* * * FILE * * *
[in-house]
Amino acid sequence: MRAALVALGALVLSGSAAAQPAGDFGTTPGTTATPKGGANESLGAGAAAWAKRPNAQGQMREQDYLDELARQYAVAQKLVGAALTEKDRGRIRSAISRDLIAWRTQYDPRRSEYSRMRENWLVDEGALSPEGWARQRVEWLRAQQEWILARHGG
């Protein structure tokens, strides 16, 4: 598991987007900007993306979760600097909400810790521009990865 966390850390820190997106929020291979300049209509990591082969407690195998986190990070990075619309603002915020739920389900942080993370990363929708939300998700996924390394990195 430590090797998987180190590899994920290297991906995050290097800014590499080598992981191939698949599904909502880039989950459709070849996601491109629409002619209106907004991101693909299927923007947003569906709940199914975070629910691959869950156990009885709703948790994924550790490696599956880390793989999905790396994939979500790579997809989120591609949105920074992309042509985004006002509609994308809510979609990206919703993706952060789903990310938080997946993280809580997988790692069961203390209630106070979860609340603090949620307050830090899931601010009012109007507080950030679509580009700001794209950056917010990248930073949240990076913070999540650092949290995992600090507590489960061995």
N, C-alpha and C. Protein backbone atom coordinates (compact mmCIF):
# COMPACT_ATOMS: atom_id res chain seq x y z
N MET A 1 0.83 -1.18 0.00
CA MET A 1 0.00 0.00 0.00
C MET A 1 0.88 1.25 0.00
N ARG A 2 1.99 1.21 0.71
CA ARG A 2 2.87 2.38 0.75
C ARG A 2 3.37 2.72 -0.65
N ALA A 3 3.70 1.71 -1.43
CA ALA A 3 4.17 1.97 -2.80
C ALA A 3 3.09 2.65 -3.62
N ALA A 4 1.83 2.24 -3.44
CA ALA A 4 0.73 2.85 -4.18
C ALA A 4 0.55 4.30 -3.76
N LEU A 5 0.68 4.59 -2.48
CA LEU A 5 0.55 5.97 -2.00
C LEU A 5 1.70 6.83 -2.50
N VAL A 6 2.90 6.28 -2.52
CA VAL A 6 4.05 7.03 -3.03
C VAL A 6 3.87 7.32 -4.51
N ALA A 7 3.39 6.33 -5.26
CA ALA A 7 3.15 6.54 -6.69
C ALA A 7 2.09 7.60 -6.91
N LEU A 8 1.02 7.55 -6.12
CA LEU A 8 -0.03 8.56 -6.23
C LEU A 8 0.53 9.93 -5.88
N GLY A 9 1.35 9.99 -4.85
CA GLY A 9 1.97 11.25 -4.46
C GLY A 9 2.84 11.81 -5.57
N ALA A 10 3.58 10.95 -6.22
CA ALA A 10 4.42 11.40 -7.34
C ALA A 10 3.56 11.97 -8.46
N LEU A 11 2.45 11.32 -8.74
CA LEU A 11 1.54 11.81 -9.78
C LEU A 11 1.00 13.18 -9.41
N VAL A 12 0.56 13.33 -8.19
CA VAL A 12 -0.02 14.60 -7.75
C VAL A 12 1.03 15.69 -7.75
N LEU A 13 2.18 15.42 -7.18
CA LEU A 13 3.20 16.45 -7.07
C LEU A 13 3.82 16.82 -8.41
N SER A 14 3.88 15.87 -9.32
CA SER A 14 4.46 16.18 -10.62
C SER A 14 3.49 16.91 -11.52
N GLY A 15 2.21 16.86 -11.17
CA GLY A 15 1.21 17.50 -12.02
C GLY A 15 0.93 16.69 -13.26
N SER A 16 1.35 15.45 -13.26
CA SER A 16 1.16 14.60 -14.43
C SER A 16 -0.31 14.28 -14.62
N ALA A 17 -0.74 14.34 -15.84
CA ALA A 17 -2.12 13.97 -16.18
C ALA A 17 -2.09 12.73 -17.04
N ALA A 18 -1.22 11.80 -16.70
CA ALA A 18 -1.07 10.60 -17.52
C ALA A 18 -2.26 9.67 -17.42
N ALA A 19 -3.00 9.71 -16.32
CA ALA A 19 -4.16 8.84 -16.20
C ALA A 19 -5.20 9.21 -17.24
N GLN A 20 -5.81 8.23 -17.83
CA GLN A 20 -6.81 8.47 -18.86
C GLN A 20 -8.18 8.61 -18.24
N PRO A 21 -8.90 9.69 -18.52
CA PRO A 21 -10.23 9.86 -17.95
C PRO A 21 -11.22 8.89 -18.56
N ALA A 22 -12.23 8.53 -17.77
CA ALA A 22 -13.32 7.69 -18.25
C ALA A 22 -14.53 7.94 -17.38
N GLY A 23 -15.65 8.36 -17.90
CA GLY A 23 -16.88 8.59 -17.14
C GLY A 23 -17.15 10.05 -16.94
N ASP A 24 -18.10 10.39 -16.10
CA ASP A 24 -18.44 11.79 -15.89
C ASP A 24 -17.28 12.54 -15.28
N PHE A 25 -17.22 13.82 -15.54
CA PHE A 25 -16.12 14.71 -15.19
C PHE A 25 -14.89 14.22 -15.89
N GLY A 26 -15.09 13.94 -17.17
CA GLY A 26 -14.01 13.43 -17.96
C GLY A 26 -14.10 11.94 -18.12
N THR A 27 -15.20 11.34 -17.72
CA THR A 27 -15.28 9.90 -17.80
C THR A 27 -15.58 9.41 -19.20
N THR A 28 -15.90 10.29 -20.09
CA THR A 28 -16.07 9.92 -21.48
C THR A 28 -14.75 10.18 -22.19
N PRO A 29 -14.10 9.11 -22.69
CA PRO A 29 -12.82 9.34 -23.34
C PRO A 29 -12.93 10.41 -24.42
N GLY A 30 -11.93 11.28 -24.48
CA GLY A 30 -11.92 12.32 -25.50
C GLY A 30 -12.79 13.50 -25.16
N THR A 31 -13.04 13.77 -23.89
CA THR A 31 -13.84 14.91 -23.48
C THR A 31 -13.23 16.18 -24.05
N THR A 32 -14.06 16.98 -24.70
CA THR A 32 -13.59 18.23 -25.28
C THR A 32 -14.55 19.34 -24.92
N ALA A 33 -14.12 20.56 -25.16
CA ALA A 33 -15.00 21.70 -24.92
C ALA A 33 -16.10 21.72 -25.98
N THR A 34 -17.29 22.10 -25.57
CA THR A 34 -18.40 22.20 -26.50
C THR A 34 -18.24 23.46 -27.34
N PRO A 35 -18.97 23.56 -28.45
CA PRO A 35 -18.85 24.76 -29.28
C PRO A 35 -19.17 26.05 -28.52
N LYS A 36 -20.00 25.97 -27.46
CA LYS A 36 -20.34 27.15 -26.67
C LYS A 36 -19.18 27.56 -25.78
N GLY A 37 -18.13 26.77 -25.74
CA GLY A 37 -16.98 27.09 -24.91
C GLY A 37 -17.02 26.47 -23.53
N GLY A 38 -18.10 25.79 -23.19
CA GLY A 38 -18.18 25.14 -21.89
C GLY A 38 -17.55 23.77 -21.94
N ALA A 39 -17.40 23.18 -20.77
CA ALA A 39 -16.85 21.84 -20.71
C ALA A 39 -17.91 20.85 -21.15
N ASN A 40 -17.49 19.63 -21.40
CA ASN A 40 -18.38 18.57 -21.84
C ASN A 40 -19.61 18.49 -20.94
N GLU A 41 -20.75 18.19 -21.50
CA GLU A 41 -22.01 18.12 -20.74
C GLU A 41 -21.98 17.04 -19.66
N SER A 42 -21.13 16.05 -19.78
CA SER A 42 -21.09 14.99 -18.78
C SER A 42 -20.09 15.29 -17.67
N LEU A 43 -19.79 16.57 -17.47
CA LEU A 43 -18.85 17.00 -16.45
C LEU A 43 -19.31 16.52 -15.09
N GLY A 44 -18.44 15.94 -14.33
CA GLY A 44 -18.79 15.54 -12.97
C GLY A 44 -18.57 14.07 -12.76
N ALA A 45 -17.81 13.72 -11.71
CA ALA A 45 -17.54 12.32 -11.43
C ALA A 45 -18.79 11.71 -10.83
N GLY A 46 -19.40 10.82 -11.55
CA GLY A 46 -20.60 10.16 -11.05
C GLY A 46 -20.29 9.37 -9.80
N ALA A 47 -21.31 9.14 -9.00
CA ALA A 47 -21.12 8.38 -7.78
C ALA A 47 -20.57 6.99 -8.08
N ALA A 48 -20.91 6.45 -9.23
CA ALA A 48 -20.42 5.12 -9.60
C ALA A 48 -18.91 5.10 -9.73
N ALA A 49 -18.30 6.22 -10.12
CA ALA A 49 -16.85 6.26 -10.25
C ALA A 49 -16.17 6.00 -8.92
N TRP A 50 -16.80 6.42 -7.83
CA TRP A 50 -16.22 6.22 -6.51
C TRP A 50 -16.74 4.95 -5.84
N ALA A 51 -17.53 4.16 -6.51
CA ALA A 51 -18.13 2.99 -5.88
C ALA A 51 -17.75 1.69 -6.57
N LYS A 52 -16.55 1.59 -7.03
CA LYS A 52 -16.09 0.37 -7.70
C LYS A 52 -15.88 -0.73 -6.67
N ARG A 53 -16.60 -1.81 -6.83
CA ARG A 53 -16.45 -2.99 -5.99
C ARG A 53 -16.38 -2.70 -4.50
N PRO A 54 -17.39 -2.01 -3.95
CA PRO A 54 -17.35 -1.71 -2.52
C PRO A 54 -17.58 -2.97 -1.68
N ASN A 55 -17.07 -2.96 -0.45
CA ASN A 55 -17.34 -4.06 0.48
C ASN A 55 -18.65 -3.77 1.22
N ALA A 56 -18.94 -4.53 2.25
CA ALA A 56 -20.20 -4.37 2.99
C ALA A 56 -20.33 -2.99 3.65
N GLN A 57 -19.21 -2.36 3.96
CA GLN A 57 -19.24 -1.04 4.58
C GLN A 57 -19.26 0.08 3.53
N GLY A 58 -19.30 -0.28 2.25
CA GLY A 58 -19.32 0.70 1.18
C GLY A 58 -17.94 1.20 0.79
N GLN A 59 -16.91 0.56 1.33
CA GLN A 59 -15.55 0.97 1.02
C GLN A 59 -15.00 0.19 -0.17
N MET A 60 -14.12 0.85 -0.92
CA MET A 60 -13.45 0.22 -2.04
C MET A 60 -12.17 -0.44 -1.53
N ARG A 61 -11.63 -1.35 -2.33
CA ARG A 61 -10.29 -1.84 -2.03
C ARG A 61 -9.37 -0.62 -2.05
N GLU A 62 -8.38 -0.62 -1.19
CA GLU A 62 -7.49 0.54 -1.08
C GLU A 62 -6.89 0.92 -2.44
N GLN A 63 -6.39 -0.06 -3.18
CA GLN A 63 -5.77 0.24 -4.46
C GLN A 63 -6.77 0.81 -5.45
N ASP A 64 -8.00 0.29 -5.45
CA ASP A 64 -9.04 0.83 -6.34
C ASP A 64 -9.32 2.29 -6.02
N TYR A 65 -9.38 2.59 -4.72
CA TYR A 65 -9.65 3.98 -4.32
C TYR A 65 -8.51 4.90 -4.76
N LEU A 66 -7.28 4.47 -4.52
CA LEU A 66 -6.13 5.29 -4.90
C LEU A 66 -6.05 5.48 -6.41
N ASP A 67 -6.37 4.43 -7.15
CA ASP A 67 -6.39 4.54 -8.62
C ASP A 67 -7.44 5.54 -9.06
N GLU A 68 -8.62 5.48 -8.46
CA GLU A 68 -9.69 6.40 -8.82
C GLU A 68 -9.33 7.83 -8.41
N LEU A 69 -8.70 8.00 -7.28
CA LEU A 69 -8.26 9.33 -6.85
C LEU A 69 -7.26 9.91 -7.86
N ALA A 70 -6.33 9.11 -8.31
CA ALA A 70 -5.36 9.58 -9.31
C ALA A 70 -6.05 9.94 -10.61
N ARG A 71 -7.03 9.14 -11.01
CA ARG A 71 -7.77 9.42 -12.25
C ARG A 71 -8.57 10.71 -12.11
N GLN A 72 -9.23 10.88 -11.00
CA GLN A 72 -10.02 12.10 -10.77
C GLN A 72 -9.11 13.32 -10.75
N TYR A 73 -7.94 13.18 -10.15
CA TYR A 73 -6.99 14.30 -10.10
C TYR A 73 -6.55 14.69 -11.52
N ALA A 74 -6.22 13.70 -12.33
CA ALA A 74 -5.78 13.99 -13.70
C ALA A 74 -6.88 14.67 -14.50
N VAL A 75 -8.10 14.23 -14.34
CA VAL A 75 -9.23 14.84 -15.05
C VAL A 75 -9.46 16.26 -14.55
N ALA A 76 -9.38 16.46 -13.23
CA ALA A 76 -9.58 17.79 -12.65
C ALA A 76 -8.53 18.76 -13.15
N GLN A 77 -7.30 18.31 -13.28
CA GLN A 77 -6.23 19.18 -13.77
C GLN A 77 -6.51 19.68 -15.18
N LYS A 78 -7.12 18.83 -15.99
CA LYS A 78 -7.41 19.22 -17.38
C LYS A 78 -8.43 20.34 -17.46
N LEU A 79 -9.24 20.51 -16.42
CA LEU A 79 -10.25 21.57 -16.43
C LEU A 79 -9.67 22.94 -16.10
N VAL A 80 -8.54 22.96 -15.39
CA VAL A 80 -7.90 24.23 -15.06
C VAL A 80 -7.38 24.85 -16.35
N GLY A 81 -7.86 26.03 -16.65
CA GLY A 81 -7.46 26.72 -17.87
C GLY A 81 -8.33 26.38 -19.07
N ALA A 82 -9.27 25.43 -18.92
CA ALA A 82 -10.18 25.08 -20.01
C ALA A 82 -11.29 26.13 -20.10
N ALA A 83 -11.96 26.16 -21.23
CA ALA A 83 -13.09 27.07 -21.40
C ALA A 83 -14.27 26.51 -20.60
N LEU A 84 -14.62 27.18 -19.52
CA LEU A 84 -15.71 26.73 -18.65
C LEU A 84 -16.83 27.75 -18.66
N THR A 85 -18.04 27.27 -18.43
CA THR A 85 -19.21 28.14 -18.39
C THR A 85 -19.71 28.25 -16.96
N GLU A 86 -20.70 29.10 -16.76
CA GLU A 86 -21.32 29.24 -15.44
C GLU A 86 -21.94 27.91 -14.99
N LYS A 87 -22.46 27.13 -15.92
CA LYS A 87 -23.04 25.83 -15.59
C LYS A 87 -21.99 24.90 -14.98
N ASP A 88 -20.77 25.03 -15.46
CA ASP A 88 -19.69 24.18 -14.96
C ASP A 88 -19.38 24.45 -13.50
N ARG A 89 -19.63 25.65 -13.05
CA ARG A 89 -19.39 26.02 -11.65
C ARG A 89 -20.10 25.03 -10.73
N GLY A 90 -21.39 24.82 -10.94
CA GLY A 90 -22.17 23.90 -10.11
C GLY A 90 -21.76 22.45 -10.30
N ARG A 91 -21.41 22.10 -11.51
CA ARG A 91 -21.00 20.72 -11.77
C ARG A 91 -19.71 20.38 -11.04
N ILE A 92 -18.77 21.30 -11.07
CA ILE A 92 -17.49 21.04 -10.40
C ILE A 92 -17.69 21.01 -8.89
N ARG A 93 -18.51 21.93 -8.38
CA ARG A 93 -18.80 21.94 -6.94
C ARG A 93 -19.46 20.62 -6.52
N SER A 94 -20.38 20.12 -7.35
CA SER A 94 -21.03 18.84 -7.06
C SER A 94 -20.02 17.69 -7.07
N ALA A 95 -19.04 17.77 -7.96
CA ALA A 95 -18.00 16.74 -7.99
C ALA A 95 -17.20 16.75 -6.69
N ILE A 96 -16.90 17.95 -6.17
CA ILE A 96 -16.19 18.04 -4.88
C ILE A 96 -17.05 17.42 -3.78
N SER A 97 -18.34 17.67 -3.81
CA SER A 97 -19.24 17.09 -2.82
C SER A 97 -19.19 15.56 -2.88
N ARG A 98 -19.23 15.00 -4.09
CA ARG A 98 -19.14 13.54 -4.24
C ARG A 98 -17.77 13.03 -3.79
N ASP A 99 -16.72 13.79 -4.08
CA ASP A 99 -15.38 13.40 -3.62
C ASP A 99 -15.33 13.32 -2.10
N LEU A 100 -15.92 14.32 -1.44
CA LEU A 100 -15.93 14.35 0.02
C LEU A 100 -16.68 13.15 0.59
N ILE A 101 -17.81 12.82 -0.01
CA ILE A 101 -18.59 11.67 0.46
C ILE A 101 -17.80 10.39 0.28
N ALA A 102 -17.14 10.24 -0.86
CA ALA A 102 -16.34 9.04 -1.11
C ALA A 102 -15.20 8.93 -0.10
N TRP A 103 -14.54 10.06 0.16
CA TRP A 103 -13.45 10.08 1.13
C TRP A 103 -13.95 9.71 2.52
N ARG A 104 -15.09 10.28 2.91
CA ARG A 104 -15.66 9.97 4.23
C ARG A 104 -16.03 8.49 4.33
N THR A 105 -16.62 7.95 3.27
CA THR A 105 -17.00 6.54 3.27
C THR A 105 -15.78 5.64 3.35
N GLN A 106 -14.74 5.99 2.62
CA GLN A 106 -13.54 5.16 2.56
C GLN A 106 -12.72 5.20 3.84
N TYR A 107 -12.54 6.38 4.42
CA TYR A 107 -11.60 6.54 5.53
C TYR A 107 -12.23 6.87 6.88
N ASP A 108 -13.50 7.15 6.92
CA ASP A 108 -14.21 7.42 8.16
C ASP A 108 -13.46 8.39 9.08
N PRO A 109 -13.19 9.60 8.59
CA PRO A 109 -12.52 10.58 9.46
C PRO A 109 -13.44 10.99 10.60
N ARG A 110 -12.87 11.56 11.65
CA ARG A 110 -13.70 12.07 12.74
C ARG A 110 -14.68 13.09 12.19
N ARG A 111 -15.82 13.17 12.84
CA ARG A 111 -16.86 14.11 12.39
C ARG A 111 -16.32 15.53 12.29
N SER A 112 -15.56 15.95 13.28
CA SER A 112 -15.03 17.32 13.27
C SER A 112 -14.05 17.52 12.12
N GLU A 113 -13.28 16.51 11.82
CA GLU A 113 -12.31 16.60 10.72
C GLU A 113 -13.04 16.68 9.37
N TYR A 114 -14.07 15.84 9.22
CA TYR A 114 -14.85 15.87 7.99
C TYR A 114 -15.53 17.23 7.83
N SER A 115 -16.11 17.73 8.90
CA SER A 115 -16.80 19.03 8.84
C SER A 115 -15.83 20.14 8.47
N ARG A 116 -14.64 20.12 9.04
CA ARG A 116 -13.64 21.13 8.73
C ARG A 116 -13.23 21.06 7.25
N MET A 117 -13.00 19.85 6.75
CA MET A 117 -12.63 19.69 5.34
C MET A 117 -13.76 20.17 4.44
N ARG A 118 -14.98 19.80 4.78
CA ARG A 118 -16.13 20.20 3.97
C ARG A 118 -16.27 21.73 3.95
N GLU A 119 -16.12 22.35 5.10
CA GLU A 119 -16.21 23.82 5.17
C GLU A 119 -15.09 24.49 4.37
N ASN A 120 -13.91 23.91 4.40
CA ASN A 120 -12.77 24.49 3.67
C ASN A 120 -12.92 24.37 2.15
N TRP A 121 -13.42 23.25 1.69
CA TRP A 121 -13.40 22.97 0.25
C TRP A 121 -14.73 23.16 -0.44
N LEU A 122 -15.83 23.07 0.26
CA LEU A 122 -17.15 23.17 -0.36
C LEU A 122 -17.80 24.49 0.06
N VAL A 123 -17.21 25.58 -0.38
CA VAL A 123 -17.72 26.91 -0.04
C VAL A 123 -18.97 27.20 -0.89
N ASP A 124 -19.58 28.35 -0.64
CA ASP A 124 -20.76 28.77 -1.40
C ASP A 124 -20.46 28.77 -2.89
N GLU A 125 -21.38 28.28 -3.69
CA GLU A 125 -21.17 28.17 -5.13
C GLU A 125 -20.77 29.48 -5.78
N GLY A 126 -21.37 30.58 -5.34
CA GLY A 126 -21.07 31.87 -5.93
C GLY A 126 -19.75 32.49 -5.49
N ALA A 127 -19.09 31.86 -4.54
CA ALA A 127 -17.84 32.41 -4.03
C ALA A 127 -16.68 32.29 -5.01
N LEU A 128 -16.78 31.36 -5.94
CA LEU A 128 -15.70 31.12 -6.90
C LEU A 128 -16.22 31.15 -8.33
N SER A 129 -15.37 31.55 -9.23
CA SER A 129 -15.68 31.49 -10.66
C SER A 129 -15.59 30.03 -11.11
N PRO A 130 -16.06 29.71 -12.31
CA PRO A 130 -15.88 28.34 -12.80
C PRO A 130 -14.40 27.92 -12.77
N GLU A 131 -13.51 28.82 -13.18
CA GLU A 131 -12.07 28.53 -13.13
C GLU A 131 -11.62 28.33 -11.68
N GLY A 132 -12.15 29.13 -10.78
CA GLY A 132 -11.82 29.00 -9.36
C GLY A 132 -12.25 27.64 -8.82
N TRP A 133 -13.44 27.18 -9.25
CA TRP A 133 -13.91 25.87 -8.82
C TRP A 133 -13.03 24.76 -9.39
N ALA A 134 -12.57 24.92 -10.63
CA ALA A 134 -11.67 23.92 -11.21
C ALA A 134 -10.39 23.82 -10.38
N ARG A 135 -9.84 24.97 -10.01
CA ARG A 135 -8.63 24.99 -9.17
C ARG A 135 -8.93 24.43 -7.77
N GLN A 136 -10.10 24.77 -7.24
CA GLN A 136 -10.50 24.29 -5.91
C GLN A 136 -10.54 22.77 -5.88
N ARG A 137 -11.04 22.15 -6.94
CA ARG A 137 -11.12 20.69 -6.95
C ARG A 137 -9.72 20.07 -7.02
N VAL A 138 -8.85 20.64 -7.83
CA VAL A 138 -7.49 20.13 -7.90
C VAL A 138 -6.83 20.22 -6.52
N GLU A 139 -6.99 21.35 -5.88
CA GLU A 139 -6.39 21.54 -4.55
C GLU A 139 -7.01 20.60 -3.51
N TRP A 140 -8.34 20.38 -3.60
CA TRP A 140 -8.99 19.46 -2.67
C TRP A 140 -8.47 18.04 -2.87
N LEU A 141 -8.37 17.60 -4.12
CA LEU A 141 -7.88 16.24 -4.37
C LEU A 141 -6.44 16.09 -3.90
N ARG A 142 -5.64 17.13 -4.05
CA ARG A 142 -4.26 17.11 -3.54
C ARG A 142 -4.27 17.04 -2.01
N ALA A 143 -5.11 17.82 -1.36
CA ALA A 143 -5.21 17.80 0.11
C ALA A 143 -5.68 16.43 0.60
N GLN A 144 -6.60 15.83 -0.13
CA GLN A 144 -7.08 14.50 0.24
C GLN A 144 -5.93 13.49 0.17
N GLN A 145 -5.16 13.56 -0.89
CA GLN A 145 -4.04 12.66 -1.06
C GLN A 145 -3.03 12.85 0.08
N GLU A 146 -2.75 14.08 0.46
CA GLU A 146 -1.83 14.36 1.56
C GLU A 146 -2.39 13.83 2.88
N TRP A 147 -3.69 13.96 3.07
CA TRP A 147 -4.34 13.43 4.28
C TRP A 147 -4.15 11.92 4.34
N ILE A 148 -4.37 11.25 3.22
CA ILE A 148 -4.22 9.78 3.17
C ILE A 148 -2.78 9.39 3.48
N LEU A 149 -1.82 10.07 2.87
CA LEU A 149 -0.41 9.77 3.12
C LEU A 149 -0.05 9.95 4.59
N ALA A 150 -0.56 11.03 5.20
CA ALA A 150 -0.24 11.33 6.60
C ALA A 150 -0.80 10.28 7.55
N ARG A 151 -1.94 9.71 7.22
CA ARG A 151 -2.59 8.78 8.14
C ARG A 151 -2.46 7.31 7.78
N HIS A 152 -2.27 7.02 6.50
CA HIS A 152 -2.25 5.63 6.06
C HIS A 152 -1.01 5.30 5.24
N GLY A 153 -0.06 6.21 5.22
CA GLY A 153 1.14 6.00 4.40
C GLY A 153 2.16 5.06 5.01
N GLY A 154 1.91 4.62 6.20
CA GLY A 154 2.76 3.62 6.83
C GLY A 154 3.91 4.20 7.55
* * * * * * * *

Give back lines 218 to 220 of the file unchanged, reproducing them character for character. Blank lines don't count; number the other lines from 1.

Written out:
C ARG A 71 -8.57 10.71 -12.11
N GLN A 72 -9.23 10.88 -11.00
CA GLN A 72 -10.02 12.10 -10.77